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Thursday, January 16, 2014

Spirit of Steamboat by Craig Johnson

Viking Adult, 160 pages, $20

As author Craig Johnson explains in the acknowledgements, Spirit of Steamboat was supposed to have been a short story, a gift that Craig usually gives his readers at Christmas. There was so much to tell, however, that the tale grew and, voilĂ , this novella appeared. Although it was only 160 pages — versus today’s average of 350 pages — it didn’t feel lacking in anything. Craig also mentions this story isn’t a mystery but an adventure. He says that it isn’t about someone who dies at the beginning but about how to keep people alive.

Spirit of Steamboat stars Sheriff Walt “Boy Howdy” Longmire. He is joined by his lawman predecessor, Lucian Connally, in this Christmas tale. The night before Christmas in 1988, two lawmen begin an impossible journey to help a young girl. Flying in a bucket of bolts, in a snowstorm, with a drunk pilot, a novice copilot, a doctor who adjures his diety in German, and a grandmother who doesn’t speak English isn’t Walt’s idea of a good time, especially when his wife and young daughter expect to spend Christmas Eve with him. But a cowboy’s got to do what a cowboy’s got to do.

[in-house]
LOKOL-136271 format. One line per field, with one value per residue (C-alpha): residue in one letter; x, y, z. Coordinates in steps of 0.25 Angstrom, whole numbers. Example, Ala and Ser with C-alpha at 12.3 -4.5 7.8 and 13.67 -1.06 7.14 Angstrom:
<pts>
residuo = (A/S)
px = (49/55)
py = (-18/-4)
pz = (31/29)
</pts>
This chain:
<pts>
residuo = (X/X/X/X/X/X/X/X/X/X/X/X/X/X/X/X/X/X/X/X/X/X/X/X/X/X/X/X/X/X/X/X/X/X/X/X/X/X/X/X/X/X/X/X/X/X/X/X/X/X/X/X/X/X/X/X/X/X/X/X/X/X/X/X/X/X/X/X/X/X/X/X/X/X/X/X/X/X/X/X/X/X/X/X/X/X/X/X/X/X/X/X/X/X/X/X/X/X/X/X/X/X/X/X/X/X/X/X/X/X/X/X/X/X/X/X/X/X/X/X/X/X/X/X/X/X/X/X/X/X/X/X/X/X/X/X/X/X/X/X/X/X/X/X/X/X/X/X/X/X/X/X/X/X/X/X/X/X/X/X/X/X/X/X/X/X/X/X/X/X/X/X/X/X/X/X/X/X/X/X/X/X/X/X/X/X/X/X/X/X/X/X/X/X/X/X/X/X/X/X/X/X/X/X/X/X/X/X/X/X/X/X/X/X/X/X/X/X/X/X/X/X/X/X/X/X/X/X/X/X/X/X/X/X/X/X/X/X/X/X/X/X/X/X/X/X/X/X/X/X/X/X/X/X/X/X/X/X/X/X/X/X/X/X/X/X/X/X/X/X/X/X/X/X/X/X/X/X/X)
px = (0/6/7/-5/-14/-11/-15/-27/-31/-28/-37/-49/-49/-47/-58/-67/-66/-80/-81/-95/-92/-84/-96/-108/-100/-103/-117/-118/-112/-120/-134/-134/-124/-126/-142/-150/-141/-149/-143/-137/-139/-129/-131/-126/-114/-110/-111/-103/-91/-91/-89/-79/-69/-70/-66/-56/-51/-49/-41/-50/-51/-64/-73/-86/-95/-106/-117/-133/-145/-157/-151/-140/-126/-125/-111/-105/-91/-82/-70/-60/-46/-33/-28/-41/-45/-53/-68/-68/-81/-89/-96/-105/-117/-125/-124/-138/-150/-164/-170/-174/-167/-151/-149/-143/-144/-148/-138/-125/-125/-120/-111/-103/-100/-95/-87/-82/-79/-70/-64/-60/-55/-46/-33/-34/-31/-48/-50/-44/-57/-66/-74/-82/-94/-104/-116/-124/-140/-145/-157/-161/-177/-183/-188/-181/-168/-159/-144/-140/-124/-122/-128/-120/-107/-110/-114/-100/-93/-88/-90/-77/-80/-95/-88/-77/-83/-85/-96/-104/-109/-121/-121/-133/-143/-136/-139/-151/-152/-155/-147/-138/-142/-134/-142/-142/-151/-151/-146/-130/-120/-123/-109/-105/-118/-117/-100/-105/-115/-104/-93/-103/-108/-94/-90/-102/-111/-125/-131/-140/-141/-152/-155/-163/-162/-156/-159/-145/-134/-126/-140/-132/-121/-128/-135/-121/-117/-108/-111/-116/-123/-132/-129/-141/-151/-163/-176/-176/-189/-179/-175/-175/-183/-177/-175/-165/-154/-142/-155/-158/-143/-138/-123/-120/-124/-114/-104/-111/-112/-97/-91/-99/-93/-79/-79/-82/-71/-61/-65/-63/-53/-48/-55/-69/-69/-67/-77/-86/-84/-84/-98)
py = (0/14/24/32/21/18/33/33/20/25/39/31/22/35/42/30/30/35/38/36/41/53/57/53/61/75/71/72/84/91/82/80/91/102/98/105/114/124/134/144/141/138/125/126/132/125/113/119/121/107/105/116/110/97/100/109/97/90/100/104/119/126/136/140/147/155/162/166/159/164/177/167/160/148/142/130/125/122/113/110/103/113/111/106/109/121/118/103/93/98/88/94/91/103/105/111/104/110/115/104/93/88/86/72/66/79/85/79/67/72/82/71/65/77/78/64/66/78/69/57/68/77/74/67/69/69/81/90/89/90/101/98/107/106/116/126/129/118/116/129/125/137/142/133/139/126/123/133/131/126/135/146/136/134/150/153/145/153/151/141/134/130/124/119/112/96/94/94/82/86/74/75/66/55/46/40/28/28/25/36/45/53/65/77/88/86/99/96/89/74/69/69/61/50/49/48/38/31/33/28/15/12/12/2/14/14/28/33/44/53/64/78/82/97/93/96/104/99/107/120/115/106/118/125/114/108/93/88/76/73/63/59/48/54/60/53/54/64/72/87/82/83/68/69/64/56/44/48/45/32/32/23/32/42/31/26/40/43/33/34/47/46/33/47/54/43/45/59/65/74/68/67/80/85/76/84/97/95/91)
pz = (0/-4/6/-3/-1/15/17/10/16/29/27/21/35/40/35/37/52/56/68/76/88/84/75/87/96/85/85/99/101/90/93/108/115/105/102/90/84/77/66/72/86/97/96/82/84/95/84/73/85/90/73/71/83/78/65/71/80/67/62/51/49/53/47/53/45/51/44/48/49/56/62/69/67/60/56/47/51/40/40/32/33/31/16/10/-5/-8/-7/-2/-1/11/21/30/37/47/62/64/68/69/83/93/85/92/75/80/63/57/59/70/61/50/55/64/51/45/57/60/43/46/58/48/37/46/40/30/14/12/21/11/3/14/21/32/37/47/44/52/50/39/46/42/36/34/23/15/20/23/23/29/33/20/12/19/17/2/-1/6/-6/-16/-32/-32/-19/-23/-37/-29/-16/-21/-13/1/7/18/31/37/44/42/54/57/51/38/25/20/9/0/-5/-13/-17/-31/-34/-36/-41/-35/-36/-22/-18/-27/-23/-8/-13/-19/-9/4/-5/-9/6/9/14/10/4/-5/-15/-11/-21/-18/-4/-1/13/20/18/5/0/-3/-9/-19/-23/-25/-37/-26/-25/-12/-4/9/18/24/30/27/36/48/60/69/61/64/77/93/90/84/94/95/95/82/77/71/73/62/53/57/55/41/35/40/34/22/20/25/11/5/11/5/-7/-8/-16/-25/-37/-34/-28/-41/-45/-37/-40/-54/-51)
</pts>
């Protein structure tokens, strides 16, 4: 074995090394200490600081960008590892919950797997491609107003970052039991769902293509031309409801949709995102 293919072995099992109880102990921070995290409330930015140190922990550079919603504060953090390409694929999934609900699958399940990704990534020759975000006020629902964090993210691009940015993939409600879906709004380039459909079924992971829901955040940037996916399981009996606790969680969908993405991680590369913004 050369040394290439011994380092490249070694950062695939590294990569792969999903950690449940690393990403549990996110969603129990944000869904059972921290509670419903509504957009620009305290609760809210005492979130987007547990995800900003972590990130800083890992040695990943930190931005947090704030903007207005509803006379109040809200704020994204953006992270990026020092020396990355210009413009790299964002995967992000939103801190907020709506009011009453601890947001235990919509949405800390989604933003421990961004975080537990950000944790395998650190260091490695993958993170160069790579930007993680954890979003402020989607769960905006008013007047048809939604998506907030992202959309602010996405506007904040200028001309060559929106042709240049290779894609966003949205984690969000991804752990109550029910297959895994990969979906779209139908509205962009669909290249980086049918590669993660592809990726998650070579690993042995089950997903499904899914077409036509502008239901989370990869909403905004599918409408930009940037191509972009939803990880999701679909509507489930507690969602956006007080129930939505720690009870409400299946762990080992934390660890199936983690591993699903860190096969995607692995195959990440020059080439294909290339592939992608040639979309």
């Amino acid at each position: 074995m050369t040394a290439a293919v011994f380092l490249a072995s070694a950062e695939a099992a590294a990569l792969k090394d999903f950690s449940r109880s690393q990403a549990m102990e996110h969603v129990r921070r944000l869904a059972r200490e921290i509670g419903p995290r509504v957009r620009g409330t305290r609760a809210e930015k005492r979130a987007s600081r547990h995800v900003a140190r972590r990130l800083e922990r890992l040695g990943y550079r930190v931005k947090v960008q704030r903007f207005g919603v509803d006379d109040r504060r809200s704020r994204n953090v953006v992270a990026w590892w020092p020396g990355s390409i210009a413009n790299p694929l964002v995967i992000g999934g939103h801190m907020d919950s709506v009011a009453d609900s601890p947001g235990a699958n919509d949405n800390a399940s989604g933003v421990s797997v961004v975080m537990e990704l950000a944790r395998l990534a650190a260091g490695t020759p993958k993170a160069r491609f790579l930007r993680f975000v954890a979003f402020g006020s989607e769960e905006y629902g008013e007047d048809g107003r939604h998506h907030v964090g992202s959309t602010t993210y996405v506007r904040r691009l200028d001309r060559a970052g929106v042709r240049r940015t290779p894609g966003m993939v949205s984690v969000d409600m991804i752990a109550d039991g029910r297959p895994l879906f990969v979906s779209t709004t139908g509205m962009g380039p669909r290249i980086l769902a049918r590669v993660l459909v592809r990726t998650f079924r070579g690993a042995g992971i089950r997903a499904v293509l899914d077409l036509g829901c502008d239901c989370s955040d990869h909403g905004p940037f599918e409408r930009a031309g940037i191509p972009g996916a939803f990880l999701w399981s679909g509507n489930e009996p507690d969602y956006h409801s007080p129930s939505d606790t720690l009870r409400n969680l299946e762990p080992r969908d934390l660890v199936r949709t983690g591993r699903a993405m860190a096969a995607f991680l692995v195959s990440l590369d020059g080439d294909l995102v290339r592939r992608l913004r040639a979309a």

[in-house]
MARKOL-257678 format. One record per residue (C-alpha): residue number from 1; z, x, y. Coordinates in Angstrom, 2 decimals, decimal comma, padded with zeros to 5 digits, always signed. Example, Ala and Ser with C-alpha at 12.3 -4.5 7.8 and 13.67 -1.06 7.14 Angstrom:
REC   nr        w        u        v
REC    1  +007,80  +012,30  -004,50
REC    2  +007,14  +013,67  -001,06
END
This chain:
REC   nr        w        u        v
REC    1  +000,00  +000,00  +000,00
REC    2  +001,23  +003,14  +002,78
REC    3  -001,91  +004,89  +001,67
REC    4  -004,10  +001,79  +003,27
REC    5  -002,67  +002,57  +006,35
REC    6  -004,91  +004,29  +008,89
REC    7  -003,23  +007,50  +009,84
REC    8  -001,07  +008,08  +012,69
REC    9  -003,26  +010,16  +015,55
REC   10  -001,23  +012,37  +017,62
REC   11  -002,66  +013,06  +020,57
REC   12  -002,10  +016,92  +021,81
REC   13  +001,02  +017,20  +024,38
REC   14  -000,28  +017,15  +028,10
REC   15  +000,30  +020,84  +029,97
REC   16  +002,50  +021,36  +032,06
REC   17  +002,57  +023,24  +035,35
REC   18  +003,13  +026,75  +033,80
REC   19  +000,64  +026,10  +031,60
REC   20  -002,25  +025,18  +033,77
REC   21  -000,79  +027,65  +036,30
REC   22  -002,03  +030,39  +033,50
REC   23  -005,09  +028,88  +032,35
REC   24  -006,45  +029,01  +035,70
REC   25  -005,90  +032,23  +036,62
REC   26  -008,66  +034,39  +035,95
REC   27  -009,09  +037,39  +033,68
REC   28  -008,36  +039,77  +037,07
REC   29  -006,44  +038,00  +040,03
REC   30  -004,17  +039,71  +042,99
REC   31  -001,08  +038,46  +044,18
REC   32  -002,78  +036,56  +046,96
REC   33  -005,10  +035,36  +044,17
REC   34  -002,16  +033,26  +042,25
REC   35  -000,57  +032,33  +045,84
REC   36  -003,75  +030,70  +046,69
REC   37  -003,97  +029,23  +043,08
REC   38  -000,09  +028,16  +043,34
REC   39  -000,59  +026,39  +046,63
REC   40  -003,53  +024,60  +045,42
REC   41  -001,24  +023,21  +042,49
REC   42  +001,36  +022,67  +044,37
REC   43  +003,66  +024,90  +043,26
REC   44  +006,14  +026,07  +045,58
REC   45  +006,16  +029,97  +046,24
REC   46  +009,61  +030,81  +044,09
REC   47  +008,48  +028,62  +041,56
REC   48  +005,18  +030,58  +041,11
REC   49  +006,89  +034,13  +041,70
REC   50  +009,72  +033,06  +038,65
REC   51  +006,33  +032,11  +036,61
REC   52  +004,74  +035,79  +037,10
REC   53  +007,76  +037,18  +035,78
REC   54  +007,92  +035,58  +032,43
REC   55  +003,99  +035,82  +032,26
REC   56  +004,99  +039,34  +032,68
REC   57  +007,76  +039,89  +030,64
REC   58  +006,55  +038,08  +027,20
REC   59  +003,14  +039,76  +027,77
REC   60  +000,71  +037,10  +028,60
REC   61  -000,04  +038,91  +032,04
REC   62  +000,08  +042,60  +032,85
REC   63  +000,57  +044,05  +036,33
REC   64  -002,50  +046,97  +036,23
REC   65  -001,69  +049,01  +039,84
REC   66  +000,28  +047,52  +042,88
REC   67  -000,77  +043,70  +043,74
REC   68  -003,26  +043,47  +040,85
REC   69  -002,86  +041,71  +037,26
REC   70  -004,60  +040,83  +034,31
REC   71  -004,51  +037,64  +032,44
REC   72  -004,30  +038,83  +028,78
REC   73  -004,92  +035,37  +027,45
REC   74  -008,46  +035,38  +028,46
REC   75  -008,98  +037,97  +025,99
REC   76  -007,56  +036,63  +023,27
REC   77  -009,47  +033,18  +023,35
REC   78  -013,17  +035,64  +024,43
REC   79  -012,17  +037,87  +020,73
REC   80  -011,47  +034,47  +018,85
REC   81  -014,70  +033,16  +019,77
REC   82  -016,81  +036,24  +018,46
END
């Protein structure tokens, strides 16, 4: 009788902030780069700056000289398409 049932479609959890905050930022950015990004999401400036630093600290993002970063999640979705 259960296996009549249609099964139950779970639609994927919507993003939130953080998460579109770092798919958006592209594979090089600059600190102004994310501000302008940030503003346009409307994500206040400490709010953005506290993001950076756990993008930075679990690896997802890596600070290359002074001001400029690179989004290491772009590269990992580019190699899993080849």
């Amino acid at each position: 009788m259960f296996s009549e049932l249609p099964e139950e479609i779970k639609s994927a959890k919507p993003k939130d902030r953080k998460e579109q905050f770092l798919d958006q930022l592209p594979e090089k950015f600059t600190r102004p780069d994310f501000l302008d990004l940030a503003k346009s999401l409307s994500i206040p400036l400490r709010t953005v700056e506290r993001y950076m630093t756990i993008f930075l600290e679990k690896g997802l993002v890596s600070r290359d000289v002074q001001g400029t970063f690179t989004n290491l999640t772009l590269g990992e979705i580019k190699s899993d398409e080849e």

The humor was scattered throughout and brought about the requisite titters and guffaws (e.g., “…fog so thick you could’a cut sheep out of it with shears”), but Craig was really aiming for the tear ducts this time. I was tearing up by page 66, quietly crying by page 116, and sobbing by page 151. Not bad for a 160-page book.

Although it’s not Christmas any longer, that shouldn’t stop you from reading a most excellent story about the power of positive thinking, and the usefulness of experience under fire and episodes of MacGyver.

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